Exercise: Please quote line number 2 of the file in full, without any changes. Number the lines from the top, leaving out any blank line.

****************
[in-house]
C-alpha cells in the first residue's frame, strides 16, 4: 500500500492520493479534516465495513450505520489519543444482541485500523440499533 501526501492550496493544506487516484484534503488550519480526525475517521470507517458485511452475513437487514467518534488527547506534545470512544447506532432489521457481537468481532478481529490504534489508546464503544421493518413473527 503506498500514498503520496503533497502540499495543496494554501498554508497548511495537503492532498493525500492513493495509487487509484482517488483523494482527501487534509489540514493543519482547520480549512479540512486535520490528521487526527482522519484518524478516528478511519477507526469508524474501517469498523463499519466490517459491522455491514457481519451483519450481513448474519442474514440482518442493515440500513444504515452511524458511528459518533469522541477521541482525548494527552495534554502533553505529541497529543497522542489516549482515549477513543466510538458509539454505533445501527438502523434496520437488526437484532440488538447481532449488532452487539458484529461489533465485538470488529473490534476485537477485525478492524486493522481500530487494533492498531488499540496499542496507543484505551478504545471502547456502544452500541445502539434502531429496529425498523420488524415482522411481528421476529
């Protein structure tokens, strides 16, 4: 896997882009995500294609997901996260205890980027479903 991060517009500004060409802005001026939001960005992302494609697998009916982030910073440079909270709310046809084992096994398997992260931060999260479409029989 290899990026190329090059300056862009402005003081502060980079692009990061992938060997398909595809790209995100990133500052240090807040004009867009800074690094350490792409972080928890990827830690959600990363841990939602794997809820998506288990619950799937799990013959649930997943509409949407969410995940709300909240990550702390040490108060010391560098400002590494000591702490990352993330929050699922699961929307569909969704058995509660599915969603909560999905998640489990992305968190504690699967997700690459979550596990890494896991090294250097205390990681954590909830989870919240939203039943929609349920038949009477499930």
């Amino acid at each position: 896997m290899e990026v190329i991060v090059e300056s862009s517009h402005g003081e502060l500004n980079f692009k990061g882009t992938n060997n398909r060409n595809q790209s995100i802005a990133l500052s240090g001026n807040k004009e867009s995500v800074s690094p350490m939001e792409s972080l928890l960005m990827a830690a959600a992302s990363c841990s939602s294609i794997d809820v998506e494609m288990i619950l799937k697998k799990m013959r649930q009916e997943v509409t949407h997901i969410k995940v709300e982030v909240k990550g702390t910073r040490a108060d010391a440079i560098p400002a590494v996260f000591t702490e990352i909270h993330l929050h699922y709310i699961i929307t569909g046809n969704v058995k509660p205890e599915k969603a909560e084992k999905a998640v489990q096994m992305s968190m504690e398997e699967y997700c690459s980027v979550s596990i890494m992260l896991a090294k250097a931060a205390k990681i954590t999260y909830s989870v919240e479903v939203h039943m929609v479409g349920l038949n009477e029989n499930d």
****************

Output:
C-alpha cells in the first residue's frame, strides 16, 4: 500500500492520493479534516465495513450505520489519543444482541485500523440499533 501526501492550496493544506487516484484534503488550519480526525475517521470507517458485511452475513437487514467518534488527547506534545470512544447506532432489521457481537468481532478481529490504534489508546464503544421493518413473527 503506498500514498503520496503533497502540499495543496494554501498554508497548511495537503492532498493525500492513493495509487487509484482517488483523494482527501487534509489540514493543519482547520480549512479540512486535520490528521487526527482522519484518524478516528478511519477507526469508524474501517469498523463499519466490517459491522455491514457481519451483519450481513448474519442474514440482518442493515440500513444504515452511524458511528459518533469522541477521541482525548494527552495534554502533553505529541497529543497522542489516549482515549477513543466510538458509539454505533445501527438502523434496520437488526437484532440488538447481532449488532452487539458484529461489533465485538470488529473490534476485537477485525478492524486493522481500530487494533492498531488499540496499542496507543484505551478504545471502547456502544452500541445502539434502531429496529425498523420488524415482522411481528421476529